Radar: Captured police force

NEWS 21.06.202412:41
Shutterstock/ V.Dr

Excessive political influence on operative police work undermines the autonomy of the police and obstructs the fight against corruption and organized crime. A captured police force hampers criminal investigations in politically sensitive cases, it intimidates, assaults, and retaliates against police officers with integrity, the weekly Radar said in its latest issue.

Since 2022, Serbia has seen three changes in government and three heads of the Security Intelligence Agency (BIA), yet the chief of police position remains vacant. During this time, Bratislav Gasic and Aleksandar Vulin swapped places as director of the BIA and Minister of Internal Affairs, with neither requiring the support of a competent and accountable police director in what were nominally the priorities of all previous governments—fighting corruption and organized crime. Admittedly, Gasic did express a desire for this position to be filled, but in his own way, thus he tried to alter the legal criteria for selecting the police chief, Radar said.

However, no criteria are outlined for the director of the BIA—neither expertise, scientific background, professional experience, proven integrity, nor non-affiliation with a political party. Security service personnel are vetted, they cannot be members of political parties, and must act “in accordance with the rules of the profession, impartially and politically neutrally,” but none of these requirements explicitly apply to the Agency’s director. This was a good enough legal loophole to allow high-ranking party officials to slip into the top echelons of the BIA, following which they were kind enough to “freeze” their party membership during their term in office, said the weekly.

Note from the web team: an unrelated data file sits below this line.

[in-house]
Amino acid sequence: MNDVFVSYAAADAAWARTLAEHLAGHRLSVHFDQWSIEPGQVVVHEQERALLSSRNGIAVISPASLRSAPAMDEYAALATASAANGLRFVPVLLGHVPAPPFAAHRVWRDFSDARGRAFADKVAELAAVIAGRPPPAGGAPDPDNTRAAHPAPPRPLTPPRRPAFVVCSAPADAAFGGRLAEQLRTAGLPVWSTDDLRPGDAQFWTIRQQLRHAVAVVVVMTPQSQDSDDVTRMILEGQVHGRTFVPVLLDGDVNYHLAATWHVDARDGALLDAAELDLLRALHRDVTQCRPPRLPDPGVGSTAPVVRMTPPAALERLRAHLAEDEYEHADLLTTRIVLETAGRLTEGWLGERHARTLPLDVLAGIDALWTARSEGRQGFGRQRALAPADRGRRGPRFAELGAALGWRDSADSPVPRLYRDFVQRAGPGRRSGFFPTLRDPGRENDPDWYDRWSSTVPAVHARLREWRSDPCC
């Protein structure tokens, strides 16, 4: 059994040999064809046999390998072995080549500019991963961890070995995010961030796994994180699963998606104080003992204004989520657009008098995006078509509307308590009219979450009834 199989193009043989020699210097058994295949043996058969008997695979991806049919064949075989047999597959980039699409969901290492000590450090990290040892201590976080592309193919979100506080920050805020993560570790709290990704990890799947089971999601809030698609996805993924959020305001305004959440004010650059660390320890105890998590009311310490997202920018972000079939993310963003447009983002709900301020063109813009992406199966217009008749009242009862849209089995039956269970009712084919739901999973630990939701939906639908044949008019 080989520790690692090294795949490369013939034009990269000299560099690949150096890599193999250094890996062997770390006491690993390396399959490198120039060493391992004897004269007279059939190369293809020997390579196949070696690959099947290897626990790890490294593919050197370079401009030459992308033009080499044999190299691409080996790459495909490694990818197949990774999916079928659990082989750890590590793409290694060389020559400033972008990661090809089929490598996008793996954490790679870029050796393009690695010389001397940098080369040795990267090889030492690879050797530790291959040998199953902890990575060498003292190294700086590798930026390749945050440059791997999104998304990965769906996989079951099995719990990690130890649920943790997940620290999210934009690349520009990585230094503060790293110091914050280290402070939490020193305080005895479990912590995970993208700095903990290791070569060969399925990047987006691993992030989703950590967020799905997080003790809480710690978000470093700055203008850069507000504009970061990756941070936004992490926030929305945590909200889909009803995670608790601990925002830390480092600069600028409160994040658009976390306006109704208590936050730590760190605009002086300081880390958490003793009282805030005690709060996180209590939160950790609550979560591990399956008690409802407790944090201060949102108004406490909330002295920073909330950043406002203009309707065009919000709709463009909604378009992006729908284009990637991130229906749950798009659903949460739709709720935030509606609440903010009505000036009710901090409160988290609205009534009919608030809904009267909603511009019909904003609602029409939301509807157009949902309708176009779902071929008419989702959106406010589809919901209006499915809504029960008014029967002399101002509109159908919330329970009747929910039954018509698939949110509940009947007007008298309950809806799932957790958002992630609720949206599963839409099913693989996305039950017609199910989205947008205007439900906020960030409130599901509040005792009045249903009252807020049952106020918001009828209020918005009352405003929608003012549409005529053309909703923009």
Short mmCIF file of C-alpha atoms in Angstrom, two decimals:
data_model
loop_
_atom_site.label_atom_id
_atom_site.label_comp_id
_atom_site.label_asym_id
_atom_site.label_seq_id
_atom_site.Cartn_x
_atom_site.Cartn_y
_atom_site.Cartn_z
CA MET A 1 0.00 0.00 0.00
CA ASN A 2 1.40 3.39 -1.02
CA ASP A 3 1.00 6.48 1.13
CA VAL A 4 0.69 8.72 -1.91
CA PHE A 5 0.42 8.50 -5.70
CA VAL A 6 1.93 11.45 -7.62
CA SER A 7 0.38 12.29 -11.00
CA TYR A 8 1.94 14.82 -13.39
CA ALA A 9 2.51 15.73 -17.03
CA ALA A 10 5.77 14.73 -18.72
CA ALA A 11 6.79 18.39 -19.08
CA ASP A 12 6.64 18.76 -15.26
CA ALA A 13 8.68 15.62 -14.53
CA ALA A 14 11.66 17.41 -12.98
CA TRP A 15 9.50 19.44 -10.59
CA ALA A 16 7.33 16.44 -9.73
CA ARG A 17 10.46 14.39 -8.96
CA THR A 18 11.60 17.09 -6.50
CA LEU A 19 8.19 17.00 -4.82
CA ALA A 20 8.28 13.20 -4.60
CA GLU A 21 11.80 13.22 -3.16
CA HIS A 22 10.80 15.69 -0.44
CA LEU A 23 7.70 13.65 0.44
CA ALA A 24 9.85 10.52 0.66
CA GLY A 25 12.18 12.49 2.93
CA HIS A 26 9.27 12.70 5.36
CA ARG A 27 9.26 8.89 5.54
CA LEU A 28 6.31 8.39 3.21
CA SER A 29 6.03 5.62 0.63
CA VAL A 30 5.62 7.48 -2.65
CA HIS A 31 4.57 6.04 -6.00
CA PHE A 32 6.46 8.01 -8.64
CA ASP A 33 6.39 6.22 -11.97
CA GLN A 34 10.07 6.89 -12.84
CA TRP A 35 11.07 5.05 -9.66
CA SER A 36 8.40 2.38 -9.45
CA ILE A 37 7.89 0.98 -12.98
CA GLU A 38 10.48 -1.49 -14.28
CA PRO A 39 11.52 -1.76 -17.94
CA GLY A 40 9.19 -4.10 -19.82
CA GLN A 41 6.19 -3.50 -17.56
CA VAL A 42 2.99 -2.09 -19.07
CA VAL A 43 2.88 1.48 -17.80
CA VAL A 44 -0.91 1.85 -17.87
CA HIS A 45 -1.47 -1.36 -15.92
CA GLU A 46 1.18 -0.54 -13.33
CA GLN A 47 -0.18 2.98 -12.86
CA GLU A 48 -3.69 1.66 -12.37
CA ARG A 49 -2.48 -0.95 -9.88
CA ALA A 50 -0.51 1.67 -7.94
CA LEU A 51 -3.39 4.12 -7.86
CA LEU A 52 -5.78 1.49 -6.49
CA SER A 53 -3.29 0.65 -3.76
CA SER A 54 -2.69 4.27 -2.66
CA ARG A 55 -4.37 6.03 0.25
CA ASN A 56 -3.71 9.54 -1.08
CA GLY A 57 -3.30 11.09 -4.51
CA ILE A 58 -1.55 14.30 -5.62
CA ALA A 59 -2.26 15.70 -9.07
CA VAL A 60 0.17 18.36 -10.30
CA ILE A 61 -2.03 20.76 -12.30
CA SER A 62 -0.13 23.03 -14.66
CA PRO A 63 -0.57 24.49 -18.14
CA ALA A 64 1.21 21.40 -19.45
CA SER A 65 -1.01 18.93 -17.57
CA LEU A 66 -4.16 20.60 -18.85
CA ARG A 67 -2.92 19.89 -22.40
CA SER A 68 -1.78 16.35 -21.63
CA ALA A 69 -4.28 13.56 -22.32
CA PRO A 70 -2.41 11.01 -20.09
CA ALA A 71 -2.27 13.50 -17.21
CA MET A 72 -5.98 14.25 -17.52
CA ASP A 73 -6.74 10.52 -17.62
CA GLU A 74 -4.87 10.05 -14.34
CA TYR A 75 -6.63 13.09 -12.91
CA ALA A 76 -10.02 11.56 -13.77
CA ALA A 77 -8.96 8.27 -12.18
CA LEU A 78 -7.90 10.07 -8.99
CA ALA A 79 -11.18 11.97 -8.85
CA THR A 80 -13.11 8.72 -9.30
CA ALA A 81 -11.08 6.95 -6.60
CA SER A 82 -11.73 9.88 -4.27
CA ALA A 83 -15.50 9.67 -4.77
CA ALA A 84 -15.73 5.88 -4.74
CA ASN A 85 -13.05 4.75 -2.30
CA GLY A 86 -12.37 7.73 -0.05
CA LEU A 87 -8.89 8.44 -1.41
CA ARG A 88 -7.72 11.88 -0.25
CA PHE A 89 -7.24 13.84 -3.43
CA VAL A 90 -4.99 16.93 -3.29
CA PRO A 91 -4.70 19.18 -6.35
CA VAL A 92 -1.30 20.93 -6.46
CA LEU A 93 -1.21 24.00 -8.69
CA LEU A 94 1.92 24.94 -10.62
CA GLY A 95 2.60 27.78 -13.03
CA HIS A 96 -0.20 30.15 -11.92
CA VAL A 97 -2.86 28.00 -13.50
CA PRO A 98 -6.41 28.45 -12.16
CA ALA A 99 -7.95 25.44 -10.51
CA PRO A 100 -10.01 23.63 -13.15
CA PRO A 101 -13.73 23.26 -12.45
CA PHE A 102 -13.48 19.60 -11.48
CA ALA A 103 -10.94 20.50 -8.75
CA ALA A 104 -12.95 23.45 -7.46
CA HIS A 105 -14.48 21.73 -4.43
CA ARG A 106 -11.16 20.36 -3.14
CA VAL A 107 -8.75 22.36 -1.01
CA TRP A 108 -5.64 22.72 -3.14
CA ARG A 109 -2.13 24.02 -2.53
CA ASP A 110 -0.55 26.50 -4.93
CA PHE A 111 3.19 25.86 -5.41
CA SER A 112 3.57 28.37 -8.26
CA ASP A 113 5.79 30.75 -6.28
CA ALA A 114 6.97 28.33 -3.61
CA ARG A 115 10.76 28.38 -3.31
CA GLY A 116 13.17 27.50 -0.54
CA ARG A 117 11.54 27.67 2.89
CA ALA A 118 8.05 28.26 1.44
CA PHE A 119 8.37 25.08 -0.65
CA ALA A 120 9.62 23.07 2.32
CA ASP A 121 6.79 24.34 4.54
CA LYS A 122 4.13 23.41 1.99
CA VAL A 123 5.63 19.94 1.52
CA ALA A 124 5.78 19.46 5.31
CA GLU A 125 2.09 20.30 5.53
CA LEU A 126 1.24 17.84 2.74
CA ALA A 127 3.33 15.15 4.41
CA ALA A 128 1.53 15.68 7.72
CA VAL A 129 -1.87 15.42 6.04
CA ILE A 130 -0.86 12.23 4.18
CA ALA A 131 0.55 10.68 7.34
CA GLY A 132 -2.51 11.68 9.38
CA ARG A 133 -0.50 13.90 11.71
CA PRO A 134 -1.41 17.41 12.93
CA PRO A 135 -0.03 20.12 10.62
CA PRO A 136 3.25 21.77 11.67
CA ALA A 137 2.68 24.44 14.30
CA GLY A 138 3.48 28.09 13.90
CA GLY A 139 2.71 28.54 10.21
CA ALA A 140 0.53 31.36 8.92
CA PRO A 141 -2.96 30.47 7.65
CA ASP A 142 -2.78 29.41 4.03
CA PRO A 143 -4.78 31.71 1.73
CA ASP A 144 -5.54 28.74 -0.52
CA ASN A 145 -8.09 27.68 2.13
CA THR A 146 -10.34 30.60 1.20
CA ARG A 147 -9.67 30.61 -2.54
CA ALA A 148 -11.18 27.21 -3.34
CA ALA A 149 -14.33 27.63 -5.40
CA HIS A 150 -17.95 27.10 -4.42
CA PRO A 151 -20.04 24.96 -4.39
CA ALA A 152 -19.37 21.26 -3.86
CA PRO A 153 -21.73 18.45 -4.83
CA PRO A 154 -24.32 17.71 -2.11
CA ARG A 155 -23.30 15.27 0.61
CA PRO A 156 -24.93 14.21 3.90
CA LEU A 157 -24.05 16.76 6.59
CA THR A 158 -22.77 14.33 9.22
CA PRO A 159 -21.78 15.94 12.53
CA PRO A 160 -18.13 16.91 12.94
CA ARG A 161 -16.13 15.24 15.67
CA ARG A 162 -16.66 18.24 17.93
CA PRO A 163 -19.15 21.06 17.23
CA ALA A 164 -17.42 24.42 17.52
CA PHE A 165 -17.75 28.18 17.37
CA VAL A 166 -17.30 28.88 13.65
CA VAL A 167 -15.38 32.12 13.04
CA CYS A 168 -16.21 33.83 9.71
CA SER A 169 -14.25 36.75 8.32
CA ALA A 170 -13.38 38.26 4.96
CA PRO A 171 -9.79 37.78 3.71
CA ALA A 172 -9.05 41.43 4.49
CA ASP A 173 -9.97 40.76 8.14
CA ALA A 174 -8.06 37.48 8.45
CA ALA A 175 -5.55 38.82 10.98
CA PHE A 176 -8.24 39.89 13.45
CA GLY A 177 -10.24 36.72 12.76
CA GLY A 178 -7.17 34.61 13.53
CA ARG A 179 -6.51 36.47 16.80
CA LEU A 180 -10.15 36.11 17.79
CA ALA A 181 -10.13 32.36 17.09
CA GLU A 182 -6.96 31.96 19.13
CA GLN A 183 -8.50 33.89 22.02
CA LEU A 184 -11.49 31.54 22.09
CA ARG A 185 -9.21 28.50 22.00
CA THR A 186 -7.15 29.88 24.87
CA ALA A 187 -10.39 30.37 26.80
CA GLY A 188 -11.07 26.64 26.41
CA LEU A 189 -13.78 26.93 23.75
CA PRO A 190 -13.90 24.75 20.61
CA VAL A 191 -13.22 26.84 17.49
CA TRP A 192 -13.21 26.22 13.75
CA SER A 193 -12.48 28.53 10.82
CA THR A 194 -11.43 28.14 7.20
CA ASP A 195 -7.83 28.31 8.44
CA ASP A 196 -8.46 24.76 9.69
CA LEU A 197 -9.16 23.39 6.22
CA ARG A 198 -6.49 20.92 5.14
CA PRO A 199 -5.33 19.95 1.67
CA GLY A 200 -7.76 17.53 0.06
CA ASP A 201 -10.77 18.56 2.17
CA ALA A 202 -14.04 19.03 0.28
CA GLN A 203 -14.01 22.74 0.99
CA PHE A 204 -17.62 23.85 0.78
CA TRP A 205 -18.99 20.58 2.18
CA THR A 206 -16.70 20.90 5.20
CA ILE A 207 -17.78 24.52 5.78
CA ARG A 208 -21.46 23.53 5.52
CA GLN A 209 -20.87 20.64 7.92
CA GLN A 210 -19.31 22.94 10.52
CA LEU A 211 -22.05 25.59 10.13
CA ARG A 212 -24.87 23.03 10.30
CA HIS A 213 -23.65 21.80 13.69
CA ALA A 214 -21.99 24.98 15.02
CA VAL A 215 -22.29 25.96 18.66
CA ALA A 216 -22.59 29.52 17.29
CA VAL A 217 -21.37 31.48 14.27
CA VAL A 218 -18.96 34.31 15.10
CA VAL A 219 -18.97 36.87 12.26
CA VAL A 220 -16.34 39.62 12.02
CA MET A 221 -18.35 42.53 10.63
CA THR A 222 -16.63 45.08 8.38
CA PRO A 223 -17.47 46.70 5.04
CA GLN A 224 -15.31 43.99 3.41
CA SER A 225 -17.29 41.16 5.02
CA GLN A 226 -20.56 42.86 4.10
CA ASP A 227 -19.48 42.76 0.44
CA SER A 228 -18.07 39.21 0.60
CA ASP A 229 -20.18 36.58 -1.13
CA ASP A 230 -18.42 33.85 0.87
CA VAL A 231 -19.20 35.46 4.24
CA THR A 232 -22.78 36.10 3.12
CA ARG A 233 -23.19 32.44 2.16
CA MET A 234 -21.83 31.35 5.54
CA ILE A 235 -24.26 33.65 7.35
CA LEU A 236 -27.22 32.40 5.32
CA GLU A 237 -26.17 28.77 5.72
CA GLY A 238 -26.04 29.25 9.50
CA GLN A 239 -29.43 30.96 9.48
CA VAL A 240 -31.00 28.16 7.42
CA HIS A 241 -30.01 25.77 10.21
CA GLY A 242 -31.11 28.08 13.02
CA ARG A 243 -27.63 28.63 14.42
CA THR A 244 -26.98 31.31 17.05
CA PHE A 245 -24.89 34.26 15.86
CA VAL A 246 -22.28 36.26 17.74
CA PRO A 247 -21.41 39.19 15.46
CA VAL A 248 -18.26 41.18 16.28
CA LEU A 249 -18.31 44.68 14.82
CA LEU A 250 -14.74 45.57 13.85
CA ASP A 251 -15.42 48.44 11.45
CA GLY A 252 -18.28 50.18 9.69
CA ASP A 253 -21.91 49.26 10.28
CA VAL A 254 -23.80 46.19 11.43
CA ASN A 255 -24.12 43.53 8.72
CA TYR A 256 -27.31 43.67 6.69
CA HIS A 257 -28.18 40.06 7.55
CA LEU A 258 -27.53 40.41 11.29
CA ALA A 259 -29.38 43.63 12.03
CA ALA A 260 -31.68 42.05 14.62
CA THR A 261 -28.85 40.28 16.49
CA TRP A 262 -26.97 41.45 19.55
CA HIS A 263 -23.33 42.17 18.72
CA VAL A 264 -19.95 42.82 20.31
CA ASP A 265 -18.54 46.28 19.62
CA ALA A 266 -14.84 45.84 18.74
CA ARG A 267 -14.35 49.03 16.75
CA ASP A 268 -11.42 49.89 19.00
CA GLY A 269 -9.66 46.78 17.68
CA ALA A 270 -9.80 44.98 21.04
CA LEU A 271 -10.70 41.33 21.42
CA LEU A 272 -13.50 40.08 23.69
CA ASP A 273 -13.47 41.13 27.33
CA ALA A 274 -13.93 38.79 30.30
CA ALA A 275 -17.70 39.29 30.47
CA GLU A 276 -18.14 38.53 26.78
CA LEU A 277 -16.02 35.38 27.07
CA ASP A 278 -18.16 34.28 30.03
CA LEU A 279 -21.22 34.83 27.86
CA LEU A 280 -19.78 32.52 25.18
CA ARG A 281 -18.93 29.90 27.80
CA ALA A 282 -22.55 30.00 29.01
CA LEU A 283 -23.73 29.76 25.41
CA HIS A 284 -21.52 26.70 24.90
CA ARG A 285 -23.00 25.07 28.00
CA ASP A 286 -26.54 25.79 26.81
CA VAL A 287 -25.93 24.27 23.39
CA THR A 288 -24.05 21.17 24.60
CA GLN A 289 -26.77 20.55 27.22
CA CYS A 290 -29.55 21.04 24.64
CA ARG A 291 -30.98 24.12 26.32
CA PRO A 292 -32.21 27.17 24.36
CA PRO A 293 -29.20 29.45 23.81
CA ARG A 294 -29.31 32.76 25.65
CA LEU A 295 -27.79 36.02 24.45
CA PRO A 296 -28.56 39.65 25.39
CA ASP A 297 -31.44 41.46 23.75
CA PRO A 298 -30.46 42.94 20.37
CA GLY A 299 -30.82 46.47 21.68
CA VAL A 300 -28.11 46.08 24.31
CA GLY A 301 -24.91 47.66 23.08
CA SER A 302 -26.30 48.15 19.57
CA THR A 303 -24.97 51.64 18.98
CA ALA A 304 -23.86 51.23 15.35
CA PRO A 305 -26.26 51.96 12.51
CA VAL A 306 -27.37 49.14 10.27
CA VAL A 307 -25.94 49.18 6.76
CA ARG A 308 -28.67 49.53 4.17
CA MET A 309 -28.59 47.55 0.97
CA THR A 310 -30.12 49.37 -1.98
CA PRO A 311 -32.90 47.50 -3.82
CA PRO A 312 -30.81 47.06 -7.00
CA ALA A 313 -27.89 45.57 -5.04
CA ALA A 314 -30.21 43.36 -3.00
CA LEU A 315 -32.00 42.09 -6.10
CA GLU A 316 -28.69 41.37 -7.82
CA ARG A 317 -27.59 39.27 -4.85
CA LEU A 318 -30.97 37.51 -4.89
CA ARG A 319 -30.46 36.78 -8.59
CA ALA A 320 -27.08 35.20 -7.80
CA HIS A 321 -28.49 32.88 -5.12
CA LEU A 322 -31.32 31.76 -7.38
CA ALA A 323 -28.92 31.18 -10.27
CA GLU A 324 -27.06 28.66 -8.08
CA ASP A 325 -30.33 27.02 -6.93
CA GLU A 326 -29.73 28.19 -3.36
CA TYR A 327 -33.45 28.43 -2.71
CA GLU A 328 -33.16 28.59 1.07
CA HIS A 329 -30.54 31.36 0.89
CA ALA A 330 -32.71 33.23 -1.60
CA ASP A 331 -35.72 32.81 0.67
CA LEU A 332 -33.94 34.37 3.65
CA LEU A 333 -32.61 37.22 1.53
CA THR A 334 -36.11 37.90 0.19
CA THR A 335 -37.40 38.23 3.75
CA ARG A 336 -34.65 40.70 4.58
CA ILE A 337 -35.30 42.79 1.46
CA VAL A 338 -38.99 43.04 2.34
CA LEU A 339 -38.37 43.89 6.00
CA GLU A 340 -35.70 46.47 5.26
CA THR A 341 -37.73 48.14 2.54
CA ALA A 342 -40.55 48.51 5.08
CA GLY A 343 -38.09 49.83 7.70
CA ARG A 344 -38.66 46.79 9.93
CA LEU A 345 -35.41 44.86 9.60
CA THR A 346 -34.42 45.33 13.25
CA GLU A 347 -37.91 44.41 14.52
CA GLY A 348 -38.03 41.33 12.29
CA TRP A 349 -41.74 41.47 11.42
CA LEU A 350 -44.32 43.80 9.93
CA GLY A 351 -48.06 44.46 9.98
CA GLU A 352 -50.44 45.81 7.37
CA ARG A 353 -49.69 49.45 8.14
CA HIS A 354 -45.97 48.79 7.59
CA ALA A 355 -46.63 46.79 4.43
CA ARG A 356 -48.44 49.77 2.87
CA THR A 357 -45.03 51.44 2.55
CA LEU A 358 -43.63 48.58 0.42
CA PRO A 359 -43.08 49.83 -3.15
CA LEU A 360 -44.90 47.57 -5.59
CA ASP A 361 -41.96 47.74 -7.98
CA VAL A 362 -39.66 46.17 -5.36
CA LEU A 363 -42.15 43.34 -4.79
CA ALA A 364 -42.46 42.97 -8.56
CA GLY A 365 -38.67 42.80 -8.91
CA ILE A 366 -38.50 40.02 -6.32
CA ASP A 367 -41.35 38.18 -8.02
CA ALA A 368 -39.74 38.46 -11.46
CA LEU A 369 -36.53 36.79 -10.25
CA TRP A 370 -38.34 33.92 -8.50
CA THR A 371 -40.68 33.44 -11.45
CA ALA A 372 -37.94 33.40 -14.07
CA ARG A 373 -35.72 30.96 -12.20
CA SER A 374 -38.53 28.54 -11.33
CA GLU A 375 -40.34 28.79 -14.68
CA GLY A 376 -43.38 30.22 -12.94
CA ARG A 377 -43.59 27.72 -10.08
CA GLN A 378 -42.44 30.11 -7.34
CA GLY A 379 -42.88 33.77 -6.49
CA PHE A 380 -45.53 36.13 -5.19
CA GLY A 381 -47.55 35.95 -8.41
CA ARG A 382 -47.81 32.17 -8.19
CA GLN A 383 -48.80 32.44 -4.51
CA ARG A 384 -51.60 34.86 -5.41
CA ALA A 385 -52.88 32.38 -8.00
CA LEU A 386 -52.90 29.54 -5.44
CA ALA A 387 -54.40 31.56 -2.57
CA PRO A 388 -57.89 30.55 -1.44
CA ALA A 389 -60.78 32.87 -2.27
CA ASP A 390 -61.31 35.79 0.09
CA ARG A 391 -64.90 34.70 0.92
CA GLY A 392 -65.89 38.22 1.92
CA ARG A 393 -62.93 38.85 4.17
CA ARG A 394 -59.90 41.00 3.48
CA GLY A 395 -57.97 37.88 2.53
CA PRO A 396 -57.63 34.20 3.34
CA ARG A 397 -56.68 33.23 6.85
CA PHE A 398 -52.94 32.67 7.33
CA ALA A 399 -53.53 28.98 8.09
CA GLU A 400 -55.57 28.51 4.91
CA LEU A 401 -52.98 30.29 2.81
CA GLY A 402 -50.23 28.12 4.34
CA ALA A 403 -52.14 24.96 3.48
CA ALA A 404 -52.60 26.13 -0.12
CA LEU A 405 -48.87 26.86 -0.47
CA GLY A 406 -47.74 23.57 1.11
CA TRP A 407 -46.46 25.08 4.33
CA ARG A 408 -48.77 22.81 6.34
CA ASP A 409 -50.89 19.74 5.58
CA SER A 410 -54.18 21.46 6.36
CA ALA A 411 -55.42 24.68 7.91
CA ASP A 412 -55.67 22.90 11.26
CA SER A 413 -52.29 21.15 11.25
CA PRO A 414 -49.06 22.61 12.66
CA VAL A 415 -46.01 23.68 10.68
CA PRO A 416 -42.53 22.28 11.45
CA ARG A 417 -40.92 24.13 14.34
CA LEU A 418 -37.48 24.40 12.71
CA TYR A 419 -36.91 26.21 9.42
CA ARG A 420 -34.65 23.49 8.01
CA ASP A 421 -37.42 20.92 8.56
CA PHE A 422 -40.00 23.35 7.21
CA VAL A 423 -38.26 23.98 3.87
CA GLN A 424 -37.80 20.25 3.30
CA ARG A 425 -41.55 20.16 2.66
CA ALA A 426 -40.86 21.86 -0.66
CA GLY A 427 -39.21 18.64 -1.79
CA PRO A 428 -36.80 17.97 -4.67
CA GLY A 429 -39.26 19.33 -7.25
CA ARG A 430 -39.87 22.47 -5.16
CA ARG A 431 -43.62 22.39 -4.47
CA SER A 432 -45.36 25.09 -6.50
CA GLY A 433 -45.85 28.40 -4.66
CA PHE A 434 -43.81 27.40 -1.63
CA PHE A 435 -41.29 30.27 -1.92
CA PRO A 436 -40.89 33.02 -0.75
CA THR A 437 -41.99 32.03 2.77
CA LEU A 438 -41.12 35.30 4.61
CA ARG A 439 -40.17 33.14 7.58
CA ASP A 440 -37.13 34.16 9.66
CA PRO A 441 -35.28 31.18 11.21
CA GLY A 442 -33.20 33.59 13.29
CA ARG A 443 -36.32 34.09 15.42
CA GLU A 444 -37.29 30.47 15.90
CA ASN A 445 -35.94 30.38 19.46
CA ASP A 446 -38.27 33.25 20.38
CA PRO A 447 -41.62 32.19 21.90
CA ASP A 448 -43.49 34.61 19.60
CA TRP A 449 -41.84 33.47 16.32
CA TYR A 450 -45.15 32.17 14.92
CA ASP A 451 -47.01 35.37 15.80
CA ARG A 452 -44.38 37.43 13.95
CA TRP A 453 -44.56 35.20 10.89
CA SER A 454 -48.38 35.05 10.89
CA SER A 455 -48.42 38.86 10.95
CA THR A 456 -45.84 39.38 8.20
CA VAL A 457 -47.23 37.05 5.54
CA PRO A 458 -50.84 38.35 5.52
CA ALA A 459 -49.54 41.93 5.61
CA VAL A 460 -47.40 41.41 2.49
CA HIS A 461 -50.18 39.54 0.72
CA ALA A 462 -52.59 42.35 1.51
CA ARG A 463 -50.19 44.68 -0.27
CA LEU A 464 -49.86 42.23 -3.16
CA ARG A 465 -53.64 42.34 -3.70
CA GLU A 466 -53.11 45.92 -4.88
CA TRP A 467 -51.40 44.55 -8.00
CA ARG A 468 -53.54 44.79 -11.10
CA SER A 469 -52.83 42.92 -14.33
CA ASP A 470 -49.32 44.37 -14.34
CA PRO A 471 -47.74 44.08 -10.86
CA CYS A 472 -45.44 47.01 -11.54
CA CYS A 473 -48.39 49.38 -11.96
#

The government appoints and dismisses the BIA director at its discretion, consulting the Council for National Security. The Council comprises members of the government, directors of security services, the chief of the general staff, and the president of the Republic, who convenes and presides over its sessions. The actual decision-making authority was highlighted in a statement by the president of the Republic, claiming the council had “given consent” for the appointment of Serbian Progressive Party senior official and MP Vladimir Orlic as head of the country’s most important security and intelligence service. Thus, the President preempted the government, interpreting the provision of (non-binding) opinion as giving consent.